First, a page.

Effective leadership can be one of the most difficult skills to master when starting a business, and yet it is an essential aspect of a positive, effective and profitable working environment. Business coaching expert at the London Coaching Group, Shweta Jhajharia, revealed to Business Advice six of the most frequent leadership pitfalls micro business owners find themselves in.
As founder and leader of a business, you’re in a position of high visibility and you set the tone for the rest of an organisation. Your employees look to you for guidance and support. It is therefore important to arm yourself with the right tools and skills to be the leader your startup deserves. Here are six common pitfalls many small business owners fall into.
(1) The “do-it-myself” pit
One of the keys to effective leadership is your ability to empower your employees with the opportunity to prove themselves through their work.
Whenever you are faced with work to do, ask yourself if you doing this activity is adding more value than if your employees were to do it. Do not let old habits make you a micromanager. To be an effective leader, you need to relinquish control of everyday tasks, and focus on more strategic and visionary activities.
(2) The no-vision deadfall
Many business leaders are so engrossed in daily work they think they don’t have time to set goals and create a vision.
Goals are important as they give employees direction and confidence in the company. Goals also help you steer the business and stay on course.
It’s also really important to identify your personal goals are. Almost every business leader I know becomes ten times more motivated when they can clearly see how their business goals contribute to their personal goals.
Invite team members to quarterly strategic planning sessions – this will give them both ownership and accountability.
(3) The too-busy-for-you cage
One of your most important tasks is managing your team. This not only means getting people to do their job, but also giving them the opportunity to come to you with their concerns, questions, and opinions.
Without your employees, your business is nothing. Show them that you value their contribution by being as available for them as possible. In addition to set, frequent meetings with them, ensure they have a channel where they can leave you messages and communicate with you directly.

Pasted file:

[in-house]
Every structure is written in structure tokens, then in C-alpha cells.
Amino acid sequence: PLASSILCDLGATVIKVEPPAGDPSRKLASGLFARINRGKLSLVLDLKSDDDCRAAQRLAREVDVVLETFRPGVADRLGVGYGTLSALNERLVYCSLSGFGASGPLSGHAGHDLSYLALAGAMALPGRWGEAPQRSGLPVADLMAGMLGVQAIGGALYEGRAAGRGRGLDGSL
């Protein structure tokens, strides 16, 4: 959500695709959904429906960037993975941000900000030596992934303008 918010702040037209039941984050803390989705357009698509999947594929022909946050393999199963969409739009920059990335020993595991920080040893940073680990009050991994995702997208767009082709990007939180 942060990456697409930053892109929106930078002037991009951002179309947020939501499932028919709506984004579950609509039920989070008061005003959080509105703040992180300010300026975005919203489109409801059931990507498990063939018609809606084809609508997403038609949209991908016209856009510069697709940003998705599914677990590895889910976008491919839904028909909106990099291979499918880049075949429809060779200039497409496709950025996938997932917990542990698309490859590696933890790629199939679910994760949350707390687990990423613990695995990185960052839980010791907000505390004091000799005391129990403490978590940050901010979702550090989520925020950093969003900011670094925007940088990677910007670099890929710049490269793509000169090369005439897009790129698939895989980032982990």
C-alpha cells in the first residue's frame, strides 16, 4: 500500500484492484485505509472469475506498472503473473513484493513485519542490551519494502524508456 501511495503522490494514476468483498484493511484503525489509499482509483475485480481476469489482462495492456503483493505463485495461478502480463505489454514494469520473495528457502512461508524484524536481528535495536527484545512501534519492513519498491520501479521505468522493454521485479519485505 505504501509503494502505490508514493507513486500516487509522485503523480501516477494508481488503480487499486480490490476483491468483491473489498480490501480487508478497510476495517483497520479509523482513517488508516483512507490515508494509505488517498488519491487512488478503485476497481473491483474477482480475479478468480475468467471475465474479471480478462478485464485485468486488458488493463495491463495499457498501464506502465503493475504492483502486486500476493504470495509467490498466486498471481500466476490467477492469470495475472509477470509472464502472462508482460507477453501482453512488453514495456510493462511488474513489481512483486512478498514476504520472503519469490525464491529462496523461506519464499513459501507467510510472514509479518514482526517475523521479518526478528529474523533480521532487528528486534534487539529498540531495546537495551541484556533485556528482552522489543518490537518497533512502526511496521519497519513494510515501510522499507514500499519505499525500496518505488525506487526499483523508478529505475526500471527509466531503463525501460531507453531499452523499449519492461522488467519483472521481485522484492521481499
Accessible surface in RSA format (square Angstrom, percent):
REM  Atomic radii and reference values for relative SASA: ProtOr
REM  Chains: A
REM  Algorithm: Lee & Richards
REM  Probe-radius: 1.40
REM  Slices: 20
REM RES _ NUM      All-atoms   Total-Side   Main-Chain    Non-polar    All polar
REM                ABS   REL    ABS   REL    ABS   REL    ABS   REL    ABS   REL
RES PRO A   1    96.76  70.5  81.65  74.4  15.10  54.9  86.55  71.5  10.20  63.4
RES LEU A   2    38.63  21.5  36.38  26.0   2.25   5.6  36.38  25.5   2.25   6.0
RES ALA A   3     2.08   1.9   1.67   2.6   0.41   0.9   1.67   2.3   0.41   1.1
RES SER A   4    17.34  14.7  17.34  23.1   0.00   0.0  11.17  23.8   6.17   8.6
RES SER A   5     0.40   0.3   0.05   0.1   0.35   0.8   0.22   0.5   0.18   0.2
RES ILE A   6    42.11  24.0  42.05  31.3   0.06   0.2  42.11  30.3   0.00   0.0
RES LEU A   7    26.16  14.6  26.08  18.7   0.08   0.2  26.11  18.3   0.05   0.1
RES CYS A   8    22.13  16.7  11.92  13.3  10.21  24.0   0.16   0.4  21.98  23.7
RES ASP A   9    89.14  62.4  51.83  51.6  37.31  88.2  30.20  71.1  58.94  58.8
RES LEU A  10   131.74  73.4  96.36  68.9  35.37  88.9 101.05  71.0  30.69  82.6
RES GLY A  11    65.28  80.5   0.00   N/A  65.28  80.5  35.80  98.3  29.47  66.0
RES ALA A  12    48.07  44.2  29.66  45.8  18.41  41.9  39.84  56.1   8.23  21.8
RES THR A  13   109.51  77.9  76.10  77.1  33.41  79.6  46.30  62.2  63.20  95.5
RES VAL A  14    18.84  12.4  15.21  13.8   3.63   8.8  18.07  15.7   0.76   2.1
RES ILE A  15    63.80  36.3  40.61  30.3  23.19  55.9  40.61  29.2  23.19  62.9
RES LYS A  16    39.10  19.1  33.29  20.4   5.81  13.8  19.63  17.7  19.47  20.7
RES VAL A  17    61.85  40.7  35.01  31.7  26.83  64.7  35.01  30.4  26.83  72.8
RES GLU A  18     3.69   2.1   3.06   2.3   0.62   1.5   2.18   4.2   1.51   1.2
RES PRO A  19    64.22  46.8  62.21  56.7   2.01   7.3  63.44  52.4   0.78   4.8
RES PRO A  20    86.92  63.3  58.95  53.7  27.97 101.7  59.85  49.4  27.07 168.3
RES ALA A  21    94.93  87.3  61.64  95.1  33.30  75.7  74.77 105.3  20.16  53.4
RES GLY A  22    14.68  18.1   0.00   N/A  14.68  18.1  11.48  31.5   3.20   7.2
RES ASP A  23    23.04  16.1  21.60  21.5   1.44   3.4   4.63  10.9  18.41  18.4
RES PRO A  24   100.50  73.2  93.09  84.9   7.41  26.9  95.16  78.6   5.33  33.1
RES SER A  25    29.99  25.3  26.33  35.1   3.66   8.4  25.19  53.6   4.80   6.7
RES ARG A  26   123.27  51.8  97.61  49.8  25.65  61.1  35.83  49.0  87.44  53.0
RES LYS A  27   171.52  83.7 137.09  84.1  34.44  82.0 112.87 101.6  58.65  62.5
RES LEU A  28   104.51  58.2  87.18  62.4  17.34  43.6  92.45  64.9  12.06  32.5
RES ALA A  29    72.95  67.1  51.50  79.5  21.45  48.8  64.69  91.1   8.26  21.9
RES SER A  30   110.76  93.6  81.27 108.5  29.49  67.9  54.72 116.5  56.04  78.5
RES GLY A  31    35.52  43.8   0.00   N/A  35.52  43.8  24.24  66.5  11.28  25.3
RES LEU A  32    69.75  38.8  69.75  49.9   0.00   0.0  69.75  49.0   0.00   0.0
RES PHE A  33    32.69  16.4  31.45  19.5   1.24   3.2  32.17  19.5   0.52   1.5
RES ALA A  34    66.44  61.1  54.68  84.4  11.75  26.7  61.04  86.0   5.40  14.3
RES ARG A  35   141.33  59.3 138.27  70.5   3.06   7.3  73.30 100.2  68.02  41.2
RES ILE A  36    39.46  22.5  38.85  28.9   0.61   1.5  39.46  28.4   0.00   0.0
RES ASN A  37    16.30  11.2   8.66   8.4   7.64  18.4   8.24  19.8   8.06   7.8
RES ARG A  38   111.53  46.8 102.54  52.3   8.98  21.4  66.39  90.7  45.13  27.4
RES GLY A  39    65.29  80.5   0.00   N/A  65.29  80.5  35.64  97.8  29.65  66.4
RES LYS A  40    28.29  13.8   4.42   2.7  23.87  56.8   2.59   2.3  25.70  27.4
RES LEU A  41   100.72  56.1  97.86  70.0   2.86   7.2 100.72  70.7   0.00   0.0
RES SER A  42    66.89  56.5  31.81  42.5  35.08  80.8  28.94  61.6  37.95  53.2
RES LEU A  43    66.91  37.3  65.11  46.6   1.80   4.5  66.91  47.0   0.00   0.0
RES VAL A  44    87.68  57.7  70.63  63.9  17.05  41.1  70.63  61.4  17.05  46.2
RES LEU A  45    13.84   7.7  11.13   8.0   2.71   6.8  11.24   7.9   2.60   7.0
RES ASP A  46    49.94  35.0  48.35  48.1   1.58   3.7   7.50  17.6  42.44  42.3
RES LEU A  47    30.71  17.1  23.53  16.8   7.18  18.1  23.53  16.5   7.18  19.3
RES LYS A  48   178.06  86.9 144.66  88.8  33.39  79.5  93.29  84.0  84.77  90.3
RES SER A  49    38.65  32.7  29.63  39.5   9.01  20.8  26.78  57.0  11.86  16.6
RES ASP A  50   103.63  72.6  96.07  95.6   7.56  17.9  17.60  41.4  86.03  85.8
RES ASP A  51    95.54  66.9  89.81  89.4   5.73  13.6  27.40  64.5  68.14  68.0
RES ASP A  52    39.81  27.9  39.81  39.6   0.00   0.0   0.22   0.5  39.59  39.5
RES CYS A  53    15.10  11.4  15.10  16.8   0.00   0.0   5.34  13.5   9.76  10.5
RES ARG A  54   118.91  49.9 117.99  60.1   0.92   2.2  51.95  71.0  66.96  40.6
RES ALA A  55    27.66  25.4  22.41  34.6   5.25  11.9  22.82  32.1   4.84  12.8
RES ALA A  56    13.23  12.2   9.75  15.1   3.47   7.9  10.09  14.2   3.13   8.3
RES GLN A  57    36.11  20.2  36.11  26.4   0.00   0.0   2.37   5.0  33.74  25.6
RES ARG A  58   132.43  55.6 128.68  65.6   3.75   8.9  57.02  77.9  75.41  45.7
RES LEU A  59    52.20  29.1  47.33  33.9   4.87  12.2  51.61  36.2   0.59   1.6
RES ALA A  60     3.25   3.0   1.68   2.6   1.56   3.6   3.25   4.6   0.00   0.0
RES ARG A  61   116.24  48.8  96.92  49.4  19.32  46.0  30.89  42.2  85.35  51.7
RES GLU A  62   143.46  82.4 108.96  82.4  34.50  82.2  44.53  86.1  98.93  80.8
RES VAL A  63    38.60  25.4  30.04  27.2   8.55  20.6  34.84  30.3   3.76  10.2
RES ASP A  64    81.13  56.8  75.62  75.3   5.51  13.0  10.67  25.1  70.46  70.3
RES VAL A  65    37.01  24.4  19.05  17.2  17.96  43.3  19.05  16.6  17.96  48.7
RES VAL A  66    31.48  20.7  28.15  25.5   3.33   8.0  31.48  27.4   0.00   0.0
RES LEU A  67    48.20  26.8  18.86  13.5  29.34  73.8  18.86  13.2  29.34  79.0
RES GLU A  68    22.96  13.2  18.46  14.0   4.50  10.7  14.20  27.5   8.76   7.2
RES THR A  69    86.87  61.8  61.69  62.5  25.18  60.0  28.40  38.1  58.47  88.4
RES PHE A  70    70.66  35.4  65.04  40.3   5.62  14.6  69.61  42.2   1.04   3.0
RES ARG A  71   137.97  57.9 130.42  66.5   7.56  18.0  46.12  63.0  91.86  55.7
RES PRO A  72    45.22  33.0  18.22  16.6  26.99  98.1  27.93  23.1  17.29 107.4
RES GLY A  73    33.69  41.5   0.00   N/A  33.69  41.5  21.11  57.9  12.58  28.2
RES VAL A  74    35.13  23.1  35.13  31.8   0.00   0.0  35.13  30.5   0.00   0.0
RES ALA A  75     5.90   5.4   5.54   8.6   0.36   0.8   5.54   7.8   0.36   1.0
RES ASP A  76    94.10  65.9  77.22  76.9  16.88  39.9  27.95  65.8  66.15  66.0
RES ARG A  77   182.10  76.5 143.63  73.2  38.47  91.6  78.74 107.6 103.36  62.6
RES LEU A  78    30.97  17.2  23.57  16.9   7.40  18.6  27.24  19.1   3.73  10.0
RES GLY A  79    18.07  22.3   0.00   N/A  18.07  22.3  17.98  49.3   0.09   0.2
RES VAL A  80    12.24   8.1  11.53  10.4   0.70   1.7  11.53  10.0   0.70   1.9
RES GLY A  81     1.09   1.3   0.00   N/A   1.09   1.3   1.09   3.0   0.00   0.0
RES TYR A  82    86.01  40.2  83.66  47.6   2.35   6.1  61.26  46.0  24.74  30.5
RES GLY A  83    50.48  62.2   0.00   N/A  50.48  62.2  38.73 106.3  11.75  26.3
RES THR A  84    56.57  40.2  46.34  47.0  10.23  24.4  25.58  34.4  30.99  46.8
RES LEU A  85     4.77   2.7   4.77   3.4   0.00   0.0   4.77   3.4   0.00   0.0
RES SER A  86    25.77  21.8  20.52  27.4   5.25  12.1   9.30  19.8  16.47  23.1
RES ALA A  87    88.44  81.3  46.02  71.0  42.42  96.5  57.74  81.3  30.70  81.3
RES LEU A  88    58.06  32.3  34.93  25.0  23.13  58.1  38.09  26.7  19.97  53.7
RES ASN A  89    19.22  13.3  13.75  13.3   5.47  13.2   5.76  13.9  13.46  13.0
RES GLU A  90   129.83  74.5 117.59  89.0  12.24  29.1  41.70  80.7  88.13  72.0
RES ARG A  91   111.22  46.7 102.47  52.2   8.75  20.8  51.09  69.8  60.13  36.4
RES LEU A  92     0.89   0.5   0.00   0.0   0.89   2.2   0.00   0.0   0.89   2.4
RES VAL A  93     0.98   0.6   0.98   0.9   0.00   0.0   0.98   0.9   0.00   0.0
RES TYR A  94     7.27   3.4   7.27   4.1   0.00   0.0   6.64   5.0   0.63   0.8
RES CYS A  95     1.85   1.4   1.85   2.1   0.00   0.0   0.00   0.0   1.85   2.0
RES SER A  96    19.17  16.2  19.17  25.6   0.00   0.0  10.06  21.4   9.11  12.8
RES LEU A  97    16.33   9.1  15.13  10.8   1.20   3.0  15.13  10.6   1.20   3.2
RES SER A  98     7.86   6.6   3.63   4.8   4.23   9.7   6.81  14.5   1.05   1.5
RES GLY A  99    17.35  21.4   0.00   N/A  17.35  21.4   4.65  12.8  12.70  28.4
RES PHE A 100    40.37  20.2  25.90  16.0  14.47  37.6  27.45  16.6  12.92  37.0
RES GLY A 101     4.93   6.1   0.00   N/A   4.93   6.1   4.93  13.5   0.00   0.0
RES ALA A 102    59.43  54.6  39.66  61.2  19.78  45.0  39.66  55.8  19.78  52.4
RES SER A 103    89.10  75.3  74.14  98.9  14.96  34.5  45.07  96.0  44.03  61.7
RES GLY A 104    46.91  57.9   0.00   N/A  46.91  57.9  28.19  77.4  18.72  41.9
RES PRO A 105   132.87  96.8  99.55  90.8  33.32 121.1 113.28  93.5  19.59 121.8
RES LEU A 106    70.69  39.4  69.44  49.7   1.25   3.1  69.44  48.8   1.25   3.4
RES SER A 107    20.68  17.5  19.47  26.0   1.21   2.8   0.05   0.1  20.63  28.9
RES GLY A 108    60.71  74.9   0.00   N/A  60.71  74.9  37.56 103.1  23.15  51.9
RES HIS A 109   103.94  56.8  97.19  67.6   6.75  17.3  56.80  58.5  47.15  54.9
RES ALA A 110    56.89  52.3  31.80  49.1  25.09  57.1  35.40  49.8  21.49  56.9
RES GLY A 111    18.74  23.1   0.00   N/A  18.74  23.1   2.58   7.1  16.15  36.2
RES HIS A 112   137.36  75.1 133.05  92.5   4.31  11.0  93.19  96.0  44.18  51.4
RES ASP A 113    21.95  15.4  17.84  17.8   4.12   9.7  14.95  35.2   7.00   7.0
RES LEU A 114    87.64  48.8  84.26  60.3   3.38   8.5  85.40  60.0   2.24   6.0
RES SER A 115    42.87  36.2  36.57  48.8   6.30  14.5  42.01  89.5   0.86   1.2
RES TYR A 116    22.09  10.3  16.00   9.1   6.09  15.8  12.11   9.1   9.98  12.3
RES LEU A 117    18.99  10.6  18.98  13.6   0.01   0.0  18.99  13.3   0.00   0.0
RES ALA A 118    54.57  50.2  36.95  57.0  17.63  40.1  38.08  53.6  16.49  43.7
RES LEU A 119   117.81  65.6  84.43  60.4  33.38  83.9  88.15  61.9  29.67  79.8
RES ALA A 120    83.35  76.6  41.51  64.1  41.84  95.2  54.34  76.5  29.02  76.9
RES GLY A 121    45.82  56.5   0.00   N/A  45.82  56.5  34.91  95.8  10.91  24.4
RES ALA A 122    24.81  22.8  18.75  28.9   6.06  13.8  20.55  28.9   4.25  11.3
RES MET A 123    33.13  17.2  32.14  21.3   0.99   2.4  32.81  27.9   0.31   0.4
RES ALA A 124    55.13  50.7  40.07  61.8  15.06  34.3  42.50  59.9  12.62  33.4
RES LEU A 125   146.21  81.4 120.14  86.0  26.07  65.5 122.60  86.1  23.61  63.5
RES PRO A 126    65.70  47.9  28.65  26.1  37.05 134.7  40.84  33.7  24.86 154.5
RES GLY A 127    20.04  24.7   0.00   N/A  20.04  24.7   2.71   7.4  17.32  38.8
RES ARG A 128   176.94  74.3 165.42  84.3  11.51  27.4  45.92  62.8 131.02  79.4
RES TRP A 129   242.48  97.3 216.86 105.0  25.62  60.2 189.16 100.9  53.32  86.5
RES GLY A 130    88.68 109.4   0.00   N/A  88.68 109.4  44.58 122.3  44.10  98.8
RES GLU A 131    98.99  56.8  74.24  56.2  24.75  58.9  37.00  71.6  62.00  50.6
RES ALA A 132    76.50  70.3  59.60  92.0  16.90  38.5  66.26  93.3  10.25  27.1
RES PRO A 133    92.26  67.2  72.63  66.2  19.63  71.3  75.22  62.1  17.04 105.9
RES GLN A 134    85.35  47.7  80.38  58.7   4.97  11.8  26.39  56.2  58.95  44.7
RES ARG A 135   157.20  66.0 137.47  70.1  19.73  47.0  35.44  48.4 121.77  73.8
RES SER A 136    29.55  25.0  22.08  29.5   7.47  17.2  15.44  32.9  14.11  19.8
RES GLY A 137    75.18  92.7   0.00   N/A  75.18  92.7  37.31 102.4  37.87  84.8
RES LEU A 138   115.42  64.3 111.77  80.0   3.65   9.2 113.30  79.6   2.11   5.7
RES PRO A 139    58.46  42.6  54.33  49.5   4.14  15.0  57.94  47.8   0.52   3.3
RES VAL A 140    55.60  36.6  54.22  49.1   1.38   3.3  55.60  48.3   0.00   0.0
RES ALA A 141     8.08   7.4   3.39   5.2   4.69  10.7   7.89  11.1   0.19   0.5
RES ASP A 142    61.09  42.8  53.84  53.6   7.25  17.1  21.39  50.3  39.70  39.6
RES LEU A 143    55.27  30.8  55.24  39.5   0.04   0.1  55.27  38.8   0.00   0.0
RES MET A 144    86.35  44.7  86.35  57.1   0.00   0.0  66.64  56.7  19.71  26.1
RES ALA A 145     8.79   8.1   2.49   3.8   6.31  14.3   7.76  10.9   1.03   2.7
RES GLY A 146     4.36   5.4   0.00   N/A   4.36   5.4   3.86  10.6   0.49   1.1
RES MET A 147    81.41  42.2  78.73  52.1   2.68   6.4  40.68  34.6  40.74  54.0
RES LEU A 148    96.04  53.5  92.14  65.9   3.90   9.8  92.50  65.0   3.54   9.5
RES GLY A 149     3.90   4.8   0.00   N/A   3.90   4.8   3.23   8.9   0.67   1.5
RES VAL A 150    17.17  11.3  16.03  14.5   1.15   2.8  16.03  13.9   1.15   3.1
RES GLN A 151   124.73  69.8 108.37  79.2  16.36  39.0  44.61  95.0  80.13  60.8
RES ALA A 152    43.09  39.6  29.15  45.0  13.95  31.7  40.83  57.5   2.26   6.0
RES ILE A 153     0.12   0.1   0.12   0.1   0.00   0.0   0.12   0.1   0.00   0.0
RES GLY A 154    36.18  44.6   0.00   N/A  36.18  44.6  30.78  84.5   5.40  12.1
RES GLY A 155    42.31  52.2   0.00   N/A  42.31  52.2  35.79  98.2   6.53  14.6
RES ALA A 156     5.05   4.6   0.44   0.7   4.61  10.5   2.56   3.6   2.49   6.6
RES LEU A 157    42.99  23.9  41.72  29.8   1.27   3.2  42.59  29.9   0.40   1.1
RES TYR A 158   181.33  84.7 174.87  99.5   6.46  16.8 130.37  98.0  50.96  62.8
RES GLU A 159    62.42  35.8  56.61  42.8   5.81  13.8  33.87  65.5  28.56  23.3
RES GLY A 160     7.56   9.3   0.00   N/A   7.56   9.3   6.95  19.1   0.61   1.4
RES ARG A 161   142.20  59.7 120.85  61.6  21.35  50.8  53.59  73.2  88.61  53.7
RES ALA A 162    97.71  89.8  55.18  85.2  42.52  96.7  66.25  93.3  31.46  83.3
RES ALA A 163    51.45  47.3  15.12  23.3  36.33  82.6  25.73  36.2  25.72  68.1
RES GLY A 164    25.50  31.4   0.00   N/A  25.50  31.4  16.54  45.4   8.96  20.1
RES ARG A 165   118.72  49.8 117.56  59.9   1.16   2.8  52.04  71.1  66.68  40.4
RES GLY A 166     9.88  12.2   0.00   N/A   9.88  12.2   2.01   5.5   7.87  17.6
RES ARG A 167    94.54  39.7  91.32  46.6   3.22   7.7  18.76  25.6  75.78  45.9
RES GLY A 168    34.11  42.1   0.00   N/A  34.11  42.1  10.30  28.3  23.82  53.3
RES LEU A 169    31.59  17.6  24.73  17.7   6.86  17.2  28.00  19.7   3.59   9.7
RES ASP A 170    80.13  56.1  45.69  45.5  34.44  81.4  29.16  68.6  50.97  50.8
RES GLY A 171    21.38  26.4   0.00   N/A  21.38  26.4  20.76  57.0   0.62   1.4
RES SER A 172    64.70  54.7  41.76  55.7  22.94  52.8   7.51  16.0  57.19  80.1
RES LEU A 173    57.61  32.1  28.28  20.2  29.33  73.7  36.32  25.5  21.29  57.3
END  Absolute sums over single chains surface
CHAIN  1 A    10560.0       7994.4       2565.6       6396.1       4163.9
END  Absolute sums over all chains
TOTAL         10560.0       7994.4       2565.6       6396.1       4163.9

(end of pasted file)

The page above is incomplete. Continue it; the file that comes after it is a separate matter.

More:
(4) The so-serious snare
You and your employees spend around a third of your waking hours at work, so make sure it’s an enjoyable environment to be in. This could be small things such as an afternoon tea once in a while, or celebrating big wins with a shared bottle of champagne.
Whatever it is, be sure to show your workforce that you are a boss that employees can love and their colleagues are people they can have fun with.
(5) The quick-fix leghold
When a problem crops up you usually have a choice between a quick fix or a longer and more sustainable solution. Do not get caught in the trap of constantly choosing the former – or you run the risk of repeatedly having to put out fires.
(6) The lack-in-communication net
It is vital that your workforce is constantly kept up to date with the latest information about the business. Whether that’s announcing a new hire, explaining why someone has left, or notifying about a systems change – ensure there is a clear channel for staff to learn about what’s going on.
Let your employees know that communication is a two-way street. Information fed to you through your employees could very well save your business.
Beware of these six common traps which frequently snare unsuspecting business owners and managers. If you find yourself caught out – make a conscious effort to change your behavior. If the working culture in your business isn’t yet ideal, take a look in the mirror. Change usually needs to start at the top.
Shweta Jhajharia is principal coach and founder of The London Coaching Group.
Read on to find out how to upskill your workforce for next to nothing.
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